"Then No. 6 is a fun hole. Eagle comes into play and I've nearly had a hole-in-one there. The senior tees are only 220 yards from the hole, so seniors can drive that green and have a two-putt for birdie or maybe make an eagle."

One mind-bender is definitely No. 8, a 411/380-yard par 4 that sports wetlands through the entire hole. I got on in regulation thanks to an aggressive drive, but a good play for mid-handicappers would be to keep the approach shot to the right of the well-guarded green. Now a chip and a putt can save par, and you're keeping double or triple off the card.

The more demanding back nine begins with a long uphill par 4 and a treacherous par 3 over water. Aim to the right third of the green on No. 11 to avoid the nasty hill on the left.

The signature holes are probably Nos. 12 and 13.

Before teeing off on the par-4 12th look to your left and gaze upon the massive blue 'W' painted on the side of a barn. Cubs fans will be impressed. Sox fans, be careful not to "accidentally" fire a ball in its direction.

The hole itself offers a wide fairway, but don't go too far right or a tree will block the route to the green. The approach shot must fly a creek, but will likely require just a short-to-mid iron.

The dogleg left par-5 13th is all about positioning. The tee shot should stay far enough right so there's a chance to get the second shot around the bend, but there's also a creek that will be an issue for righties who cut the ball too much.

My tee shot was in the middle and I was slightly blocked from hitting a full second shot, so I hit a 5-hybrid that caught the rough on the right side. Next time I'd probably just take a 7 or 8 iron up over the tree to keep it in the fairway. It's definitely a great hole that requires a lot of thought, but stay conservative and you should card no worse than bogey.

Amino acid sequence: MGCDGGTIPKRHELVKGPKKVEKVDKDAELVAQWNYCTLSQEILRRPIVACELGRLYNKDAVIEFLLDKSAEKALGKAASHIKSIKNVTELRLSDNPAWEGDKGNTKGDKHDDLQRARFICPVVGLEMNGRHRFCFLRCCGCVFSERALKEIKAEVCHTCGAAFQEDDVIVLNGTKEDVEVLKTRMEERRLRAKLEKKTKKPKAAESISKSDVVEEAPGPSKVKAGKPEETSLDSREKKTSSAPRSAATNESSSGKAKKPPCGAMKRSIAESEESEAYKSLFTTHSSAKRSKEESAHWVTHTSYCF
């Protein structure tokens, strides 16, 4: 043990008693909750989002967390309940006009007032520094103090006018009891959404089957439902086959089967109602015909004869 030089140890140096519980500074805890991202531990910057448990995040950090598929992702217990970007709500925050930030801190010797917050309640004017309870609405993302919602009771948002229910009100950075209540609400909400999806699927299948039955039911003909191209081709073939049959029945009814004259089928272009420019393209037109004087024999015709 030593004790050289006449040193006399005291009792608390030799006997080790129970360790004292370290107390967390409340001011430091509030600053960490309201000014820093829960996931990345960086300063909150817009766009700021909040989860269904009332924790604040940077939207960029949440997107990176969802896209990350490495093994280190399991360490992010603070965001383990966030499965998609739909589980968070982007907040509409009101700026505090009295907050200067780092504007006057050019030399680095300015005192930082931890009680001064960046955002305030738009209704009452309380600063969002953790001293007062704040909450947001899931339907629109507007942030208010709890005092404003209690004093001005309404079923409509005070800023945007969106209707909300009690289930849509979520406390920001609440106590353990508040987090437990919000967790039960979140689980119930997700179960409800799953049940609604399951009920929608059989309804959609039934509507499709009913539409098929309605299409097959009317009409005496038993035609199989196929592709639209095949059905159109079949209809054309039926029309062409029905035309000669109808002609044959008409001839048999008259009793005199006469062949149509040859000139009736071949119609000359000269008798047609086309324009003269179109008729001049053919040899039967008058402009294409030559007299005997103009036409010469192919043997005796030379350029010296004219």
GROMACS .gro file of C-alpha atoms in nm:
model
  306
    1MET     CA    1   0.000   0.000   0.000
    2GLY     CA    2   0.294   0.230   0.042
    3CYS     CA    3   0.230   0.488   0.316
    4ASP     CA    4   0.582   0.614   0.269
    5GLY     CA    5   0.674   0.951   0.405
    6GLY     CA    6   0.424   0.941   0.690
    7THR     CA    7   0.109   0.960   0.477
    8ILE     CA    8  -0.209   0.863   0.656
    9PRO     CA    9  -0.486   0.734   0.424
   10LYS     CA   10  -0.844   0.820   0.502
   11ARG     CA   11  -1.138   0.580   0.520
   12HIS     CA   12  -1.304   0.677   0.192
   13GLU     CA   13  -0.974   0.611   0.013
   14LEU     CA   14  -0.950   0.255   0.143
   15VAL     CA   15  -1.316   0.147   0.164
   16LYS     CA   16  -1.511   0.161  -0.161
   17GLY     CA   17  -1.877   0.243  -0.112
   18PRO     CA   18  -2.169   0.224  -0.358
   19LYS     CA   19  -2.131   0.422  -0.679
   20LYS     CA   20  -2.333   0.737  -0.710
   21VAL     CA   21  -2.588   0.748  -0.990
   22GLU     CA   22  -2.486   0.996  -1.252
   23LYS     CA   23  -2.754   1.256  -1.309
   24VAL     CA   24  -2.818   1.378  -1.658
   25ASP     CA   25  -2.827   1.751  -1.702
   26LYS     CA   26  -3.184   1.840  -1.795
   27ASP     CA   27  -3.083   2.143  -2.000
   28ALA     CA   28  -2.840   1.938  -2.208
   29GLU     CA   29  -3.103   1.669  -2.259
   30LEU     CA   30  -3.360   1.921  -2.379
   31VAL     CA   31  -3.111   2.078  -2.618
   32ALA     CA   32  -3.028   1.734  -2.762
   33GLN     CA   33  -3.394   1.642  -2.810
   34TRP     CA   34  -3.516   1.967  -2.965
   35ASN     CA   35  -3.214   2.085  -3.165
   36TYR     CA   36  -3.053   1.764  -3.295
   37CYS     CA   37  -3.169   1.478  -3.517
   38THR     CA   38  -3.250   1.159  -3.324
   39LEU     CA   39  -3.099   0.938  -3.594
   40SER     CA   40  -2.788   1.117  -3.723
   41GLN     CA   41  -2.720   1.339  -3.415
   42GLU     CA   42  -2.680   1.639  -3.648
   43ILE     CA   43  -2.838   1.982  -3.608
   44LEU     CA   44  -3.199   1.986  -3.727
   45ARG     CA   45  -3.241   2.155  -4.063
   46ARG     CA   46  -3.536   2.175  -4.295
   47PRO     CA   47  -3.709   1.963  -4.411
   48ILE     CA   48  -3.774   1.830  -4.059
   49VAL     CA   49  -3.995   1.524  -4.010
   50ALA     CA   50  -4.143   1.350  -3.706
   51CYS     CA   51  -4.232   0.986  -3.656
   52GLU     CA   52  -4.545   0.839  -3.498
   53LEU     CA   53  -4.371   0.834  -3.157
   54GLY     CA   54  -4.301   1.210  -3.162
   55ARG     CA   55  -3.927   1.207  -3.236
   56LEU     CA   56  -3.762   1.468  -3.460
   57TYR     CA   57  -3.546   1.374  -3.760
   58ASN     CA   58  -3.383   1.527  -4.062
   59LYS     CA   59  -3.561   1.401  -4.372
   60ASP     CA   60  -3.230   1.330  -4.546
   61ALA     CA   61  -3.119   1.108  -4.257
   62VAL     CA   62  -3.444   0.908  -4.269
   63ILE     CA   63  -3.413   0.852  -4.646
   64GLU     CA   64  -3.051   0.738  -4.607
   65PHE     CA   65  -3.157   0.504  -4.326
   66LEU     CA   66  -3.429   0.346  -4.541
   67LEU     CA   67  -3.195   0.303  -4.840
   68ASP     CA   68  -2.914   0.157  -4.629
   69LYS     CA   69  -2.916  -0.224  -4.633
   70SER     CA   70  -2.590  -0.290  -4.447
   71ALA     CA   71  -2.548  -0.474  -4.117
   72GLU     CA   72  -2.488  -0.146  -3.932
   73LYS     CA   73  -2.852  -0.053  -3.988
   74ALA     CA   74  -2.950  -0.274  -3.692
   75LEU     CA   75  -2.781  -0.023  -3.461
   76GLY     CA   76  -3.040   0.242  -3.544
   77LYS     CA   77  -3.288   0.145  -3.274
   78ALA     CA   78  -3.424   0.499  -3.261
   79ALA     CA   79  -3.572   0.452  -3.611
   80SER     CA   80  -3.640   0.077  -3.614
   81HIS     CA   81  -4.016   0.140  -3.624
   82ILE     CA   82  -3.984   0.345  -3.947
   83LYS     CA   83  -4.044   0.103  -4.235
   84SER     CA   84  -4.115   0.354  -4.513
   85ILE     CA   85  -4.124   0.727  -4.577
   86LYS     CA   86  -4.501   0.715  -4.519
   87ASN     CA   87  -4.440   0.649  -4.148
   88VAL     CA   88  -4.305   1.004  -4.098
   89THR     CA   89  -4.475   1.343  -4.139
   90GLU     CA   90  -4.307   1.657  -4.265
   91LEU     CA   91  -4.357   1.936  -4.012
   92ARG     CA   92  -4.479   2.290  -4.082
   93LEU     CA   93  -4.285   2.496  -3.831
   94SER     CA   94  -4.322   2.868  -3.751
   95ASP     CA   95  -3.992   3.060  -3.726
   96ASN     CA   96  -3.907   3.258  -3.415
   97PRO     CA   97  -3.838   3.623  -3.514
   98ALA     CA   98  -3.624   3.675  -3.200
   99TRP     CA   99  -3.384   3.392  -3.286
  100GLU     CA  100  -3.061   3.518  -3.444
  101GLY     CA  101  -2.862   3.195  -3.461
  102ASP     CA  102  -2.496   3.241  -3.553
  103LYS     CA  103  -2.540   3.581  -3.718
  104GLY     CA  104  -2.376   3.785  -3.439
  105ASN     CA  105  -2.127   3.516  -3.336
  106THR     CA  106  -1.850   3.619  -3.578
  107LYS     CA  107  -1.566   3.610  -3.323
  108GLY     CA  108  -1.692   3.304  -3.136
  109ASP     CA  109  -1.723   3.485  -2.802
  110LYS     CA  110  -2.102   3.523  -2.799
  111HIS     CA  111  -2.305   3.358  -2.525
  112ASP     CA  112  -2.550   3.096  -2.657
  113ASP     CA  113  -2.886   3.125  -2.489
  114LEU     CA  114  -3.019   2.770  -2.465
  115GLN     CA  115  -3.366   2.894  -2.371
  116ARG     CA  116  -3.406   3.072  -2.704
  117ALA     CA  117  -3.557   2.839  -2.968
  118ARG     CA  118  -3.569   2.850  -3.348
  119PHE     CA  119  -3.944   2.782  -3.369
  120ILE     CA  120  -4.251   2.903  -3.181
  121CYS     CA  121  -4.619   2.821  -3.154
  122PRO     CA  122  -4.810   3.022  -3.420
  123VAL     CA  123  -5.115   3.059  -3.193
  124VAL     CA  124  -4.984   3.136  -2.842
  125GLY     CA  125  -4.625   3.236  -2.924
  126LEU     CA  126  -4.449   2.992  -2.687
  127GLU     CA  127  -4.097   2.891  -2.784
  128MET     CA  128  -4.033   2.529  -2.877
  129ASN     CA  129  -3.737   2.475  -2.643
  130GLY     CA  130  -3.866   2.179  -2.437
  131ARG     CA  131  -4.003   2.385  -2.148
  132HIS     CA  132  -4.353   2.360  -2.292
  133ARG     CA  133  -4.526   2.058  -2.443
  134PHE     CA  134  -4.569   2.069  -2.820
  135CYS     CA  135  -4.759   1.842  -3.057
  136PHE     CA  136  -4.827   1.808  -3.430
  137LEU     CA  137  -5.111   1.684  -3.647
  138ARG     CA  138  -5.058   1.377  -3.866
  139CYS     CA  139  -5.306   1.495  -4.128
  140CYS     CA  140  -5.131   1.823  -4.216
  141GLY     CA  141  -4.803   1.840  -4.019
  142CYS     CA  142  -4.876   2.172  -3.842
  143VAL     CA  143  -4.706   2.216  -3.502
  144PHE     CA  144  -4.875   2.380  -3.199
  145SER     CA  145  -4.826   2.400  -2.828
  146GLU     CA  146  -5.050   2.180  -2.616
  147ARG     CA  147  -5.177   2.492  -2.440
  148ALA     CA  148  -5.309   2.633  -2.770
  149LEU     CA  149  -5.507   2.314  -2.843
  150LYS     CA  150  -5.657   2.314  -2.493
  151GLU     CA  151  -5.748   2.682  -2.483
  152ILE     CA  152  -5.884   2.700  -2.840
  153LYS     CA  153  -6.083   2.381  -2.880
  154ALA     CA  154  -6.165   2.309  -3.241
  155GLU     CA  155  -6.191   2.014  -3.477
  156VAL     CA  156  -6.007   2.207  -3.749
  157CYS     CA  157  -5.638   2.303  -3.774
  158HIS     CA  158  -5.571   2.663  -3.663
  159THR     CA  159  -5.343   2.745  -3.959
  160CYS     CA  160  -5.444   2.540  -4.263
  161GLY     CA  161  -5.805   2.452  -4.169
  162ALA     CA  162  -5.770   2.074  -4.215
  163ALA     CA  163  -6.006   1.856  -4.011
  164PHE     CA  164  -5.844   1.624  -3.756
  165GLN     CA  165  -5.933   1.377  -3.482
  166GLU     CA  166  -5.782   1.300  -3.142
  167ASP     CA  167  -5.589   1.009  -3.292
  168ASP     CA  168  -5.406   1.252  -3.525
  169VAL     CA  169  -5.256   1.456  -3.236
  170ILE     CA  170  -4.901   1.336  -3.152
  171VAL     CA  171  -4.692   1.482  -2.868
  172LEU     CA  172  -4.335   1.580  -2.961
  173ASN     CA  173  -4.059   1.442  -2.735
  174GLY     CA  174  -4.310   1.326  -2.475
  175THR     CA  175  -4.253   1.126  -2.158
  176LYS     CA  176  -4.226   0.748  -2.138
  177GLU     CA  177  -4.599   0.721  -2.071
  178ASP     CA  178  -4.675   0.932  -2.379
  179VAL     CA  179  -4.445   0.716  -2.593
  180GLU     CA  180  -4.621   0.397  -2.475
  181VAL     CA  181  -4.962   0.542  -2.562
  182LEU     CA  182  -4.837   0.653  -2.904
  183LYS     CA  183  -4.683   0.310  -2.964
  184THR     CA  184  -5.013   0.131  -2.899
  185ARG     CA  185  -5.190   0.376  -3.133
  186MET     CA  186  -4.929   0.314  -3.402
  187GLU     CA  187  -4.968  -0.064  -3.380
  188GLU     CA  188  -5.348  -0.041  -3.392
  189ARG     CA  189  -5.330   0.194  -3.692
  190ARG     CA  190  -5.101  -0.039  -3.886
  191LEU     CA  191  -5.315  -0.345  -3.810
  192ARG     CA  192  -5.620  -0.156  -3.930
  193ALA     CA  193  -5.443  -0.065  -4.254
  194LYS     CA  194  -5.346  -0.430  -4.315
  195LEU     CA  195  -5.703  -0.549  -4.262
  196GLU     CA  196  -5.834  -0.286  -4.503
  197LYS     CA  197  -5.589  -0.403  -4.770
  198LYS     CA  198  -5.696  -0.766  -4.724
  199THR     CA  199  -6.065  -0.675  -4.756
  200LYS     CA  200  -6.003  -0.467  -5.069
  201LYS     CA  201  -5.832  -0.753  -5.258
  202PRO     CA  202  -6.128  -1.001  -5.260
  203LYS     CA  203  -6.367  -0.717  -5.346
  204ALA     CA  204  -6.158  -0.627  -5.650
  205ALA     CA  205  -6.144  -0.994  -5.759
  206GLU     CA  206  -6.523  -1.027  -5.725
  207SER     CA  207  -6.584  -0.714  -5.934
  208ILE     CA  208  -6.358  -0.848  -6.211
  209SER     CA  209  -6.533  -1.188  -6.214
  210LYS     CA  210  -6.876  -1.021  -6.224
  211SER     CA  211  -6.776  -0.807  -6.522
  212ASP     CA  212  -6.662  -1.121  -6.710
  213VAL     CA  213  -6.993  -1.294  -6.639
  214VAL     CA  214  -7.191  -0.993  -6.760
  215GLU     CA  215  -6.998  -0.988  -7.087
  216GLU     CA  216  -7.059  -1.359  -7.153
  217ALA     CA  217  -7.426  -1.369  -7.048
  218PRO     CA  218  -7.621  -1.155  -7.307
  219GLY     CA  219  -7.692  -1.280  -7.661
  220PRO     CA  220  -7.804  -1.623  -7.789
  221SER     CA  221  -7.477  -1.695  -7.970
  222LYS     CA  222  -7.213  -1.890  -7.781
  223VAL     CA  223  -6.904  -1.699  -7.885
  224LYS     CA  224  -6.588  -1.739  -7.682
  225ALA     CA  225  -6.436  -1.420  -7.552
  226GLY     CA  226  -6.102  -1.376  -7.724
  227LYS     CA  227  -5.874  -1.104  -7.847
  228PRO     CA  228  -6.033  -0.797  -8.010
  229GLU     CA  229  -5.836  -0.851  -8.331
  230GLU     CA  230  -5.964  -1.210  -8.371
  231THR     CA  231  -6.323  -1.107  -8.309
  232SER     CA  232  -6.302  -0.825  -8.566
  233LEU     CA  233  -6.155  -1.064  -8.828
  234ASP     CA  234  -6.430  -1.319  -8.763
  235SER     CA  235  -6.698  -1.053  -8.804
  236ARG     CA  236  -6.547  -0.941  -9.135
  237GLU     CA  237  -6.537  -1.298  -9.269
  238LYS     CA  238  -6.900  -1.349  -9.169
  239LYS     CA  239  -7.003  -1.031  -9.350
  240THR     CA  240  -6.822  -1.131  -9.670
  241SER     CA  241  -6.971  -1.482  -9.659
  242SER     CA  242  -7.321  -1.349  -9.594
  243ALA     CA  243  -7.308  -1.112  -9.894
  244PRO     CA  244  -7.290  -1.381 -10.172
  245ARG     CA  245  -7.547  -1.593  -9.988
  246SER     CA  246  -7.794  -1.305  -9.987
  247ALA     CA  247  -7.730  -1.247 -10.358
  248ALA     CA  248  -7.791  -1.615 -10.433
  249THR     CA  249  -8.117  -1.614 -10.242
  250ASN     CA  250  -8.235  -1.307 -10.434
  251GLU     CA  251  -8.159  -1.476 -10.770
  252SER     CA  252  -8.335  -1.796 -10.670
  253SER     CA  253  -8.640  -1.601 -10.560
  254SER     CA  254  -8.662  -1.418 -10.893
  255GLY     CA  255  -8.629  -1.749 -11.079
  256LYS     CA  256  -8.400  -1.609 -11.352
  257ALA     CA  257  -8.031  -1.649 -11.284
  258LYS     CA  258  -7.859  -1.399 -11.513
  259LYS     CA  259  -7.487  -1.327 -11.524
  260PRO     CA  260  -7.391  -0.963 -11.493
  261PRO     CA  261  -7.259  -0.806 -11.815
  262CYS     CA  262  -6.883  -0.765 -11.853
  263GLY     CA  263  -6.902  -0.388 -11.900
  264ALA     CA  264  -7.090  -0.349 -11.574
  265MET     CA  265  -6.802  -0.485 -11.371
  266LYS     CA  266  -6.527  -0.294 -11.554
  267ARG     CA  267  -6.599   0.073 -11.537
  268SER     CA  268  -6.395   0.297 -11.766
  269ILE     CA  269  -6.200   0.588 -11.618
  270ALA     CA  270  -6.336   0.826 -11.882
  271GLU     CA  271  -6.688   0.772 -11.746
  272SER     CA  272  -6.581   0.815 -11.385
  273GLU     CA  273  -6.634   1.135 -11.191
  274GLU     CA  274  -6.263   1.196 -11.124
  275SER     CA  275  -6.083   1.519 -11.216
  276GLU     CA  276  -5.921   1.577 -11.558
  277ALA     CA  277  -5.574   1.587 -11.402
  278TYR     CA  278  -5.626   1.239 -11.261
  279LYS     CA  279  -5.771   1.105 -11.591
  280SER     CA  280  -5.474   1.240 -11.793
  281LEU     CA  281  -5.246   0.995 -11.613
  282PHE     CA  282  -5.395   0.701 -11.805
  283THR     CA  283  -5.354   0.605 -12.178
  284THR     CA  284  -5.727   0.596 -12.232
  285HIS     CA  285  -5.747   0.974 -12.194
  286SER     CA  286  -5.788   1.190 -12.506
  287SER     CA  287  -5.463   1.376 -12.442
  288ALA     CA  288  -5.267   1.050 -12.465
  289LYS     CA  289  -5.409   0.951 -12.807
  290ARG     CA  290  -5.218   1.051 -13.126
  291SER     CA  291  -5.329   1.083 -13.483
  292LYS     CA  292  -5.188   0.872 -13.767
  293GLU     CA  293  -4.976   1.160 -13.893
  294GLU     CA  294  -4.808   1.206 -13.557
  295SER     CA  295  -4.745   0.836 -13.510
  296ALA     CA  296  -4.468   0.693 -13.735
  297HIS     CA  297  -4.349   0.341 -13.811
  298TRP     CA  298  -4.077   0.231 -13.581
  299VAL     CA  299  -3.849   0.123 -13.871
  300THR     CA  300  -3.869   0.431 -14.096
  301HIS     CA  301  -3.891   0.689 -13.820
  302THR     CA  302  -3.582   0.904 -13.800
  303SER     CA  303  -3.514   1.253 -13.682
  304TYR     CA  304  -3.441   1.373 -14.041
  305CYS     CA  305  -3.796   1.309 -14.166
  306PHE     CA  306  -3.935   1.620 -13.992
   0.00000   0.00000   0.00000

No. 17 is another impressive par 3, one that plays 210 from the back tees and 180 from the middle. All of Whitetail's par 3s are really good tests, yet they offer large greens so aim for the front or middle in most cases and pars or birdies are definitely possible.

Suggestions:

Flipping the nines would give Whitetail Ridge a much more memorable finishing hole. It's something the course has discussed but has not put into action.

Another thought is to create a set of black/blue hybrid tees to create a 6,400-yard course.

Bottom line:

This course was in the best shape of the six we featured, so it gets a 4.75 for course conditions. Value is a 3 during regular hours, but a 4 if you play Monday or Wednesday for $50 and/or at twilight on the weekends. It gets a 3 for accessibility for our readership area and a 4.25 for course design.